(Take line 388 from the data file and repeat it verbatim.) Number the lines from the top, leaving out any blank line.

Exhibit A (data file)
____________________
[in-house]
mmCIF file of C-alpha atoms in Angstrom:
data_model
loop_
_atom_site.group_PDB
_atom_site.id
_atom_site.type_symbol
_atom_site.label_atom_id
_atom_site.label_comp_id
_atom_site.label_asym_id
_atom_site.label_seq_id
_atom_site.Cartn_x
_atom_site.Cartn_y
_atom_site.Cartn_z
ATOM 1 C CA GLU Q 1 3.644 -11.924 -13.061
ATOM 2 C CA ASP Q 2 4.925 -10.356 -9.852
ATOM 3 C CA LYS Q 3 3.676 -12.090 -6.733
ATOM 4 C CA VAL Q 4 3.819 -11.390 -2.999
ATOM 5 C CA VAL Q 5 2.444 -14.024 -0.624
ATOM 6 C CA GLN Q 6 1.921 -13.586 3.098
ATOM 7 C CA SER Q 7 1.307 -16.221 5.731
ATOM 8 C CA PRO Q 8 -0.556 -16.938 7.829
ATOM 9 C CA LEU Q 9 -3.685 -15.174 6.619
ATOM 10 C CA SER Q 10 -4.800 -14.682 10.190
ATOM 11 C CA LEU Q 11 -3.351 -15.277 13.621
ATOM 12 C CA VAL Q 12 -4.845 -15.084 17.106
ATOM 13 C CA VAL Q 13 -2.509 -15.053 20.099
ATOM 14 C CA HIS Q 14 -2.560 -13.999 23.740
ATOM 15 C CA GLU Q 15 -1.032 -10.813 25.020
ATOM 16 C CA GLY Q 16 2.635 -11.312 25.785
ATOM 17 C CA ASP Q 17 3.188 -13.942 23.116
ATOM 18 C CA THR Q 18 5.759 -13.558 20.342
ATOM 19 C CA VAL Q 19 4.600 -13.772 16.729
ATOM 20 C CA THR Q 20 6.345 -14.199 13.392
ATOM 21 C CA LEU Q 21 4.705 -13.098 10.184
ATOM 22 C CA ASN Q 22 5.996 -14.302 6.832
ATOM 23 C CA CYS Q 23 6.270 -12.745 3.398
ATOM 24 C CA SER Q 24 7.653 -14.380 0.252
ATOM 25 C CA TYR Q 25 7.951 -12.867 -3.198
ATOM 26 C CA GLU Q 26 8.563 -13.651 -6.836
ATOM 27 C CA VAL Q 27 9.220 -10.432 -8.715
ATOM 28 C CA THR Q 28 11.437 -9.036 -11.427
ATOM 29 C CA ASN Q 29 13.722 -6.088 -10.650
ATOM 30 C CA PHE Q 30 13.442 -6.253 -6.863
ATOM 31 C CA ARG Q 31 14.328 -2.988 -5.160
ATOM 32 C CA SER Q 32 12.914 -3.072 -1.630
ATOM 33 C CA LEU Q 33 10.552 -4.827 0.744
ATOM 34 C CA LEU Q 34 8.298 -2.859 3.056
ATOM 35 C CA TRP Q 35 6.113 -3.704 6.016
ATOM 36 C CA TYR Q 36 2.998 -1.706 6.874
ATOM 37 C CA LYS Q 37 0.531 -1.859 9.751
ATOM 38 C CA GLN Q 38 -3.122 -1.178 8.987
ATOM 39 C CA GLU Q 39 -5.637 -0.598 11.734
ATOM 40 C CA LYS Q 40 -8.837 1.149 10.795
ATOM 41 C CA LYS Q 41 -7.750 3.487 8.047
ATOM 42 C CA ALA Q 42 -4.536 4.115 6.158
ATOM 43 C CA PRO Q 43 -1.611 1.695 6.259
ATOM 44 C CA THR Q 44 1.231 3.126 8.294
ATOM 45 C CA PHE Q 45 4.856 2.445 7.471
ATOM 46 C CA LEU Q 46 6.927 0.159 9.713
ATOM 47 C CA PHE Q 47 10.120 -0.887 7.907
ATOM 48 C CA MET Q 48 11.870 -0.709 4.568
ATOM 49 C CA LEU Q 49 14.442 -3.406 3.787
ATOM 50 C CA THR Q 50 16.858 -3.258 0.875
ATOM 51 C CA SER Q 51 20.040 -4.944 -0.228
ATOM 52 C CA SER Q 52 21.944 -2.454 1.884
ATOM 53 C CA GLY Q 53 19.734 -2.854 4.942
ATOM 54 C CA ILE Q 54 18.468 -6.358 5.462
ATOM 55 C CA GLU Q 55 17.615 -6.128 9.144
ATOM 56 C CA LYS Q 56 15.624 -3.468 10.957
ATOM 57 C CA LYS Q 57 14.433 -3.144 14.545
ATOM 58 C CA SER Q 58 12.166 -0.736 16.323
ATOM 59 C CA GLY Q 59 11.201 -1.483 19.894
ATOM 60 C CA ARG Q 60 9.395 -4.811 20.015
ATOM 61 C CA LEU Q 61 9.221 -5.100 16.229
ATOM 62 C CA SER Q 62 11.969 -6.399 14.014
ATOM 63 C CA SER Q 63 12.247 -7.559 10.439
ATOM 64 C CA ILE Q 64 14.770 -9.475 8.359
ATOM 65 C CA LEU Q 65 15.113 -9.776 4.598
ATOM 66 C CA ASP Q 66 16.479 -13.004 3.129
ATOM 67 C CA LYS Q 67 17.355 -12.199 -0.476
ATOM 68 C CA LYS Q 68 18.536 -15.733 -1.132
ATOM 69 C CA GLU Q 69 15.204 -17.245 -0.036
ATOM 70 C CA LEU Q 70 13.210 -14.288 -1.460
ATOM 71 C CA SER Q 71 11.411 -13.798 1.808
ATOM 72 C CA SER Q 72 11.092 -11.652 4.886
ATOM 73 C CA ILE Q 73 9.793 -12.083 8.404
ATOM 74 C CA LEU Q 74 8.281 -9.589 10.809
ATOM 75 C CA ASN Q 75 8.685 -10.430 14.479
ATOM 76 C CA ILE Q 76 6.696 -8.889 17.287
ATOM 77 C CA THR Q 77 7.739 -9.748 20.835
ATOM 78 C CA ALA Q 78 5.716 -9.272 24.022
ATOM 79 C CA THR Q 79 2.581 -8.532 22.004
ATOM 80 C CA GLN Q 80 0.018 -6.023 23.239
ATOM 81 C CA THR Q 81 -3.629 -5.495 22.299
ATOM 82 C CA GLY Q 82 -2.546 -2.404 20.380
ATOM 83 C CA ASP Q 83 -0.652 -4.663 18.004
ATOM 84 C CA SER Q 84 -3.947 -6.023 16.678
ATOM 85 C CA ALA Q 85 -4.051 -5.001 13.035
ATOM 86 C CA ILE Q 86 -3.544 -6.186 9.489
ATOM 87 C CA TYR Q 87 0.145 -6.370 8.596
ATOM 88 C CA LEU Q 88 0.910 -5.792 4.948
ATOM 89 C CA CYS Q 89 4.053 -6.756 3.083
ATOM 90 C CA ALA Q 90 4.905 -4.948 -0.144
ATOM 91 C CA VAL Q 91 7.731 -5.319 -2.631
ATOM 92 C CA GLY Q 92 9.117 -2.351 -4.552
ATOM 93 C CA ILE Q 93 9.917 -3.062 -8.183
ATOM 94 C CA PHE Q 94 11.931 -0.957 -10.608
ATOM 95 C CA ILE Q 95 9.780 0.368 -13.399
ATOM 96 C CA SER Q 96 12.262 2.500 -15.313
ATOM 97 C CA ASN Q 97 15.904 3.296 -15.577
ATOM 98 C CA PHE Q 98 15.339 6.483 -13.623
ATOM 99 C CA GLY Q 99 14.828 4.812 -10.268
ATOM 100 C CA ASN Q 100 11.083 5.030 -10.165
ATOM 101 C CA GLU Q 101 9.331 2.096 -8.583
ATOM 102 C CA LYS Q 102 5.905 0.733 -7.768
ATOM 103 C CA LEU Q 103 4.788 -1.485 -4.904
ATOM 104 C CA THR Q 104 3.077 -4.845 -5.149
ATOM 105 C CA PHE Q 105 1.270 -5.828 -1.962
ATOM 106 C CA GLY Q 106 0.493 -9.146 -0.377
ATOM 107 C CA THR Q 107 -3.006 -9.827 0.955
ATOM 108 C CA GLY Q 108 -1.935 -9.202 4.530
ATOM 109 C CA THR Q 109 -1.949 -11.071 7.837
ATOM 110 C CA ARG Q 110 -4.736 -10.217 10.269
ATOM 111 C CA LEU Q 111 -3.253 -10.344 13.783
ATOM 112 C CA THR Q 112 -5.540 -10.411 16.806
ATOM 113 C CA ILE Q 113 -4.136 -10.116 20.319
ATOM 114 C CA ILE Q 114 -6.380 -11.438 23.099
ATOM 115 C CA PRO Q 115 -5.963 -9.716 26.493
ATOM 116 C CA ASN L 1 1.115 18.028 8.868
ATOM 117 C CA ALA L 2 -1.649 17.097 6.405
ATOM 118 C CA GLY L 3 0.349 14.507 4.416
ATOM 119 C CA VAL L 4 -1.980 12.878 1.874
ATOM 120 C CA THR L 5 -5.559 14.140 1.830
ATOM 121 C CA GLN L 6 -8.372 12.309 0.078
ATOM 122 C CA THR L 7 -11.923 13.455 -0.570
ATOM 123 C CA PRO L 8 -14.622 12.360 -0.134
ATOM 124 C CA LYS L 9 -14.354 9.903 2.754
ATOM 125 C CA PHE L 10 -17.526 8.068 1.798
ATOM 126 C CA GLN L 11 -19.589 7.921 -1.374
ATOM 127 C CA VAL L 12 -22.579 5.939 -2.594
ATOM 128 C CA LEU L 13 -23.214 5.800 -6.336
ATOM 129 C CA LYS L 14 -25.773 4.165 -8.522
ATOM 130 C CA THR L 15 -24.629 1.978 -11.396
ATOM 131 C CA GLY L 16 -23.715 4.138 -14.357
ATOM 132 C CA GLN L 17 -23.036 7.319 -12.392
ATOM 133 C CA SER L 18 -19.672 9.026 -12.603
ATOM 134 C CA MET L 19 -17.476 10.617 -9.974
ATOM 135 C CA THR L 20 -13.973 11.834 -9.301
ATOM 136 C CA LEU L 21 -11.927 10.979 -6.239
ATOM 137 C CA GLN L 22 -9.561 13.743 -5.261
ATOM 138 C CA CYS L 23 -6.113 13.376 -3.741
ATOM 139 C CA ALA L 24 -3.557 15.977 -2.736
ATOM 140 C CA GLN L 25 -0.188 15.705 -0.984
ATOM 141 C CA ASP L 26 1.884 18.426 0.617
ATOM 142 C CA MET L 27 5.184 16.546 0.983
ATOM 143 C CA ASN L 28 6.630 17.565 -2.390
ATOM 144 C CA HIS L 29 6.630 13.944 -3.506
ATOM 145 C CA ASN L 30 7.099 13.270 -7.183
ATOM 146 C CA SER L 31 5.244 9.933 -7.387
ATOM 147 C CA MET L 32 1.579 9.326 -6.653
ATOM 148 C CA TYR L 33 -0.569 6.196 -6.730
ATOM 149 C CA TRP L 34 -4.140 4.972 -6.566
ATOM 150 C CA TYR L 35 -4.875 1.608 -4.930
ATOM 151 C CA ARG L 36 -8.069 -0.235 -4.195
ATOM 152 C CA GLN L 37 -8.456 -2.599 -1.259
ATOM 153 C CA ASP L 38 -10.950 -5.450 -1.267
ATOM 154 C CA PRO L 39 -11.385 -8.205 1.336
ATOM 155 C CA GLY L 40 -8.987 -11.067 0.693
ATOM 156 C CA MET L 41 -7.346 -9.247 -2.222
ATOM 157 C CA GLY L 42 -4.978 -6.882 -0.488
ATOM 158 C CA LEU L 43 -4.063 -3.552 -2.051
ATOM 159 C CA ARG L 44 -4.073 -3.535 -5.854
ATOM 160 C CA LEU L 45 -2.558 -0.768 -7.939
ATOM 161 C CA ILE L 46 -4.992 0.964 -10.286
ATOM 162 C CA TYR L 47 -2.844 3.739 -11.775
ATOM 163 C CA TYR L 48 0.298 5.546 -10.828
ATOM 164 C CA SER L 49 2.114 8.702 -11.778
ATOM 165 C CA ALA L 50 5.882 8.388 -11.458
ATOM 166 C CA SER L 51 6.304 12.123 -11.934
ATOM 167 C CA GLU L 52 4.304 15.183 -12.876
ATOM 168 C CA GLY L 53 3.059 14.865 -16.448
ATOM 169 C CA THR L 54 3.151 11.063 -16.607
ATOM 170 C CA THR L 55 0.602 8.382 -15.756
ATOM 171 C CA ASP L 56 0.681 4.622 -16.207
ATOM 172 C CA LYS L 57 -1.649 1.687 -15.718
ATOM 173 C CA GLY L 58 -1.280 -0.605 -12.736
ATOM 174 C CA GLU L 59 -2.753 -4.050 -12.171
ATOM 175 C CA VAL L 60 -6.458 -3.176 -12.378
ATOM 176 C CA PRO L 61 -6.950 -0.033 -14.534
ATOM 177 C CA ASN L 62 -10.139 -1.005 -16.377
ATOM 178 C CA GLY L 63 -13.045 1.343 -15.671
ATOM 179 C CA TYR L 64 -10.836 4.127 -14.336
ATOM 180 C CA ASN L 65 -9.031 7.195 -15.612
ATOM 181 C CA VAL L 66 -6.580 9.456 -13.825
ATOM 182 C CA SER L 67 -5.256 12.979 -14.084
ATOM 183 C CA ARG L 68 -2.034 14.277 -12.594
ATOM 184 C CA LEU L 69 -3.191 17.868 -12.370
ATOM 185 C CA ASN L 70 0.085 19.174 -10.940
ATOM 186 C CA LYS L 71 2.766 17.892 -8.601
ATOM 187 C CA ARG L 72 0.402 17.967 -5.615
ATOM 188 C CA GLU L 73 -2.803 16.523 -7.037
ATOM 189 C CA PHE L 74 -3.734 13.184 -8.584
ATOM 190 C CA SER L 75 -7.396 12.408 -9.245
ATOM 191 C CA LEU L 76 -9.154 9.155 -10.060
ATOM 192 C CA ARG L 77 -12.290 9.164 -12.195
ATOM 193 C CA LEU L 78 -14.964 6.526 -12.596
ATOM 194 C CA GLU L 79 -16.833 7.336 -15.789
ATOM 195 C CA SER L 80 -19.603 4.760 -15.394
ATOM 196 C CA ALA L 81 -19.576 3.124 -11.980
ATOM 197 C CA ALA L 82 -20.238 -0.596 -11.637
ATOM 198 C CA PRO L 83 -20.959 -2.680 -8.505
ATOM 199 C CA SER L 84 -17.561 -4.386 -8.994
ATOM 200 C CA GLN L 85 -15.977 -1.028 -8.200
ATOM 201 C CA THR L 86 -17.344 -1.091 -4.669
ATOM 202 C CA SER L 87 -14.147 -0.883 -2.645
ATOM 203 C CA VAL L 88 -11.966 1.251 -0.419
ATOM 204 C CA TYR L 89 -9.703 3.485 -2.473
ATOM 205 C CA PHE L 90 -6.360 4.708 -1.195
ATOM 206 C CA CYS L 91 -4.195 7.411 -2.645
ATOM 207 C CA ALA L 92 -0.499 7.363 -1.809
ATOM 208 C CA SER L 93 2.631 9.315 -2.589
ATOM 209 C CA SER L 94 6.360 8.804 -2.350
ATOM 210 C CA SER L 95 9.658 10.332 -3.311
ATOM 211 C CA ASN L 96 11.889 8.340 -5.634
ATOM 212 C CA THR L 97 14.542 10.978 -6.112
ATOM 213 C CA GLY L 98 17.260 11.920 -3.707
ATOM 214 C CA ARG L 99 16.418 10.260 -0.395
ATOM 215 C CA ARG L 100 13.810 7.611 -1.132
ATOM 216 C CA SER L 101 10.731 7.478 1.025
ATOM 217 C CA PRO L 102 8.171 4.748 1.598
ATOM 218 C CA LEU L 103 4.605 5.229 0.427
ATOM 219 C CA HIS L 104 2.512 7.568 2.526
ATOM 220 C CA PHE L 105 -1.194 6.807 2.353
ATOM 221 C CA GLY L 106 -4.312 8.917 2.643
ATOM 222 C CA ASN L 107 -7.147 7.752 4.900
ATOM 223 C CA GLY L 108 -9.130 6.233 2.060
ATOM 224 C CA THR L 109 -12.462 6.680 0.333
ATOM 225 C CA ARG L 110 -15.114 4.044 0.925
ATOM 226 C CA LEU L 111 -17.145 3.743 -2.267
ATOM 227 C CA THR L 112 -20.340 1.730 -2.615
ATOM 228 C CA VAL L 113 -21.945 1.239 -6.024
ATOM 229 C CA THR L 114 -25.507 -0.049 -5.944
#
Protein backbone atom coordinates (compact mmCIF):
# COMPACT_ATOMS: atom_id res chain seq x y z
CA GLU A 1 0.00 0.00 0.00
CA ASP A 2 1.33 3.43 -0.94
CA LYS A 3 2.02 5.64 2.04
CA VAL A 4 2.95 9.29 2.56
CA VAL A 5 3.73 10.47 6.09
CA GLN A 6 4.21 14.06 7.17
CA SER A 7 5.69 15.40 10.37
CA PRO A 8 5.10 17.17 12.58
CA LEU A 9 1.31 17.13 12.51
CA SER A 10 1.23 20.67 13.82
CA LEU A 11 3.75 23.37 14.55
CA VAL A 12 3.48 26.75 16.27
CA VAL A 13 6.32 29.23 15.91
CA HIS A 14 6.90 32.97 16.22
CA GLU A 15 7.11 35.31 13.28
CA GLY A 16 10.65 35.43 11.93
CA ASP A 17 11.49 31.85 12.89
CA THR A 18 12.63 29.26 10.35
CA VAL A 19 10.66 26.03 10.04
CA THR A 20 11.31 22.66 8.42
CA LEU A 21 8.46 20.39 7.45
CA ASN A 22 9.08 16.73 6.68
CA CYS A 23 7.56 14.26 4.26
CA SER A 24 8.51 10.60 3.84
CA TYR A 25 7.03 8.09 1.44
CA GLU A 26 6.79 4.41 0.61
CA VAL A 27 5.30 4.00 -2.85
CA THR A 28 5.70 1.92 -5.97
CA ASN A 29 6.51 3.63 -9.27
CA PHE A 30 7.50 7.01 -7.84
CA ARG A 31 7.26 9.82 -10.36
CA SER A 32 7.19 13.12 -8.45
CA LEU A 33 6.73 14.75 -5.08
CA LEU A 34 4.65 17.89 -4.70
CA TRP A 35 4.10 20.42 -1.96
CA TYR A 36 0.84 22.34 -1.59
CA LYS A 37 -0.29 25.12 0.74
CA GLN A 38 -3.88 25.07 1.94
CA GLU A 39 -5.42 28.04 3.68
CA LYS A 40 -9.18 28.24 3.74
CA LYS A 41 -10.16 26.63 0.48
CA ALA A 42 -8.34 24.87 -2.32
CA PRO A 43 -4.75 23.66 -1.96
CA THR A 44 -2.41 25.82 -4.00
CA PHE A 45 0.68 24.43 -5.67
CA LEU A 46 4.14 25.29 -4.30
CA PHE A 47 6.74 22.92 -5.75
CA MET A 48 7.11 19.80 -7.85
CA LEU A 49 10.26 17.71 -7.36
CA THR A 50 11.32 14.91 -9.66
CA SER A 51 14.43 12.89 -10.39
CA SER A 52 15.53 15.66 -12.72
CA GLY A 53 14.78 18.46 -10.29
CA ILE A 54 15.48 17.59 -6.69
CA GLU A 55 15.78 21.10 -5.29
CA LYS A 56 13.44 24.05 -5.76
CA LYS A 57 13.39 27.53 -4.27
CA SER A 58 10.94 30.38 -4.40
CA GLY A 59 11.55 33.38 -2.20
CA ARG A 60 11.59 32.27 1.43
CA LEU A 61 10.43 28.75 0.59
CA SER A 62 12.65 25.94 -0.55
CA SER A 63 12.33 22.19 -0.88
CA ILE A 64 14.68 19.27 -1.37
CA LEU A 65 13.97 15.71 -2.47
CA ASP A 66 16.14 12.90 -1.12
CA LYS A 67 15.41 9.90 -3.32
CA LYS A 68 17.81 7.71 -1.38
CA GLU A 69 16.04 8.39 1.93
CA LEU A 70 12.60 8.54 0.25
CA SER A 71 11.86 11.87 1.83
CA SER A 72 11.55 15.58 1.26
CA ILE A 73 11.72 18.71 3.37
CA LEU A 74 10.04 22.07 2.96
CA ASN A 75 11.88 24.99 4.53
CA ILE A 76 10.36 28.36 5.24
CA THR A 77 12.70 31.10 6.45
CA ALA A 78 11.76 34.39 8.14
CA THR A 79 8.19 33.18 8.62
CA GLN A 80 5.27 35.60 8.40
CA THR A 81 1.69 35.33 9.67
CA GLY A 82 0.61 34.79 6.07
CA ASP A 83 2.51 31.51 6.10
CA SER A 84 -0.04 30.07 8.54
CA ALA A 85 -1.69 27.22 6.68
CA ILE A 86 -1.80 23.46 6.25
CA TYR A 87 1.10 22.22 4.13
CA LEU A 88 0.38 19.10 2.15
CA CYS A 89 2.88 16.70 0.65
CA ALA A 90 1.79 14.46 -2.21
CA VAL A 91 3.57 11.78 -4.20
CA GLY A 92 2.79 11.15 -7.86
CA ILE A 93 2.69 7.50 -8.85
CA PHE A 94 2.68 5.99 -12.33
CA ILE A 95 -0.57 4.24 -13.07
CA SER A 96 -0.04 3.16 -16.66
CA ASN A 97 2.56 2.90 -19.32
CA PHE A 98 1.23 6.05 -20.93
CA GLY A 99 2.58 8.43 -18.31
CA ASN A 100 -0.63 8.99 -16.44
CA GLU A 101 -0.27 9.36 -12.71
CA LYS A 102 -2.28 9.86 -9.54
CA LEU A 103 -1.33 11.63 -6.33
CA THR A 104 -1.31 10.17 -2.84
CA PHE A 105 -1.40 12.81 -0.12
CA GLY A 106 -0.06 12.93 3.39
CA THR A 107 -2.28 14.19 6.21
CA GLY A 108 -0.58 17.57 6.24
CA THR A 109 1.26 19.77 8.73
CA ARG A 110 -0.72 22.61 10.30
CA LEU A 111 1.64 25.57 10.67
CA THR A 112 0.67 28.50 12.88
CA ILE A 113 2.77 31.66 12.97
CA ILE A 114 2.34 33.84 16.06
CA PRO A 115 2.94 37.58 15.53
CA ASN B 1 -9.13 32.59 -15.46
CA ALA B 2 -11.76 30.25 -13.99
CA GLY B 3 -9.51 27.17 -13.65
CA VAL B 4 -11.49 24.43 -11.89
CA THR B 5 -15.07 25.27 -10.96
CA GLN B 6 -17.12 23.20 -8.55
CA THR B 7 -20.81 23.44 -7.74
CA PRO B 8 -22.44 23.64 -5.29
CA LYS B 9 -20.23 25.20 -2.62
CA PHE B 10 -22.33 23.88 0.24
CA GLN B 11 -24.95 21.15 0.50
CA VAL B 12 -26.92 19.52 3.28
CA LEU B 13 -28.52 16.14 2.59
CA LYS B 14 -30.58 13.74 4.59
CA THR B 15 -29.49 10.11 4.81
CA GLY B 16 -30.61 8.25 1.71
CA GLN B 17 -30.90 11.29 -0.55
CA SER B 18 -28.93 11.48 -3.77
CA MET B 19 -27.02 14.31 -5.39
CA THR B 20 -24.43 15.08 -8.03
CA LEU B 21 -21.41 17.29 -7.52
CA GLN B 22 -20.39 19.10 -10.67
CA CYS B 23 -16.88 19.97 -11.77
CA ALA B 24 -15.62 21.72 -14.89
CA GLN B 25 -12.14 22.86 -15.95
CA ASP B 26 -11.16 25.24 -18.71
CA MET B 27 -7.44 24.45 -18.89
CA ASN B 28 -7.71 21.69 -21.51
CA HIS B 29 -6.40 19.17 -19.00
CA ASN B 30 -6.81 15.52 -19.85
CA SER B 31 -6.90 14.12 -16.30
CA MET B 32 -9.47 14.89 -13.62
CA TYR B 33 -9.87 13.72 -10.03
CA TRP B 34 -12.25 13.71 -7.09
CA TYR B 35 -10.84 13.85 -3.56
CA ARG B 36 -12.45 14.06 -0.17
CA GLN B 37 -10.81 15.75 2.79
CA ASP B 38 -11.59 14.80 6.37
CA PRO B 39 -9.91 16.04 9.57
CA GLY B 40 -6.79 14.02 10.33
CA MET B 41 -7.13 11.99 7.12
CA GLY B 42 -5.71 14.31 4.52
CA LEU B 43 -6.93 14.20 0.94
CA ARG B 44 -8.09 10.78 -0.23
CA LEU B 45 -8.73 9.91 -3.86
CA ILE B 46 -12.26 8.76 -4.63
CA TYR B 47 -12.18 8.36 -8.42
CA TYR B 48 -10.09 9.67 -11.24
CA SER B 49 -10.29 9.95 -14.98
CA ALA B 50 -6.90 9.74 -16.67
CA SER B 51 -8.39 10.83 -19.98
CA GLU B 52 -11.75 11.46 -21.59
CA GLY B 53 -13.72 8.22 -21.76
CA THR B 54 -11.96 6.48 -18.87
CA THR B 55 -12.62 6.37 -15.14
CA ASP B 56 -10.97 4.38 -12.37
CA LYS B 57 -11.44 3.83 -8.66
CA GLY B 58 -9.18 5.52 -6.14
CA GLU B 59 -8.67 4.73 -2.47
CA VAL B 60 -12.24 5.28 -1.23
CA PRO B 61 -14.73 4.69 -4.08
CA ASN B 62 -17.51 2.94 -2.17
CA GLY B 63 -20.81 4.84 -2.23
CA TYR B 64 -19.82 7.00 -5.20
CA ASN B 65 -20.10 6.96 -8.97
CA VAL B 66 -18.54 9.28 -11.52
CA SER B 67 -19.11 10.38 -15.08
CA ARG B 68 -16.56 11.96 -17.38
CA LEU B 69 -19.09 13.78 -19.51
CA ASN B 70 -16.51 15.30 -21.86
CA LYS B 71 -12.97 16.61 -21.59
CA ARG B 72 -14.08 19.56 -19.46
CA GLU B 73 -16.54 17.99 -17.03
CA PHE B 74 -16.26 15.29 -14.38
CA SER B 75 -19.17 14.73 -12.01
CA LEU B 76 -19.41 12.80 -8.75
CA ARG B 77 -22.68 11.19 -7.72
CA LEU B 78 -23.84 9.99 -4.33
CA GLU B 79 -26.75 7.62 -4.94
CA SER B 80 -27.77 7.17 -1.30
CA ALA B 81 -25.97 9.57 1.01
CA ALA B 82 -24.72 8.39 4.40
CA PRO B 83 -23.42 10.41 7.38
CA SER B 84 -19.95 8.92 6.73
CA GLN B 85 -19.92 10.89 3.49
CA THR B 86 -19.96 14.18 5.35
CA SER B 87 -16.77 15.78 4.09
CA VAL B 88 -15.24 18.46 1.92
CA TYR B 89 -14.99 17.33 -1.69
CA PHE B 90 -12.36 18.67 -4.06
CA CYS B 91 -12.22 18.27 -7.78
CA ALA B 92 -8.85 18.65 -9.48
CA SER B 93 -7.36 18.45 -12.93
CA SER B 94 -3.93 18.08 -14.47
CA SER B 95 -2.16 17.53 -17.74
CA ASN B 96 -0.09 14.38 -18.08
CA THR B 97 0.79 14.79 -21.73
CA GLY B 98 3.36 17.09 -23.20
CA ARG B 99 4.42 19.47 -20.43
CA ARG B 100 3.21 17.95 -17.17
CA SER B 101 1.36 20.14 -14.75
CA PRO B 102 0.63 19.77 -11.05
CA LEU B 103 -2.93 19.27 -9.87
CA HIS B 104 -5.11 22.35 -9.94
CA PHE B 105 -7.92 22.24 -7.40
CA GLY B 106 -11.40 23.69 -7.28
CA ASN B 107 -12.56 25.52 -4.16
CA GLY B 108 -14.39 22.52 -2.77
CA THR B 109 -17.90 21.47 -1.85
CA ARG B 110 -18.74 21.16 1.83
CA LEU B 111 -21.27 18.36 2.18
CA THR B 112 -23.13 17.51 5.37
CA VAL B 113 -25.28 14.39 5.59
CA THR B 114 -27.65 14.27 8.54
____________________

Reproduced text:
CA MET B 27 -7.44 24.45 -18.89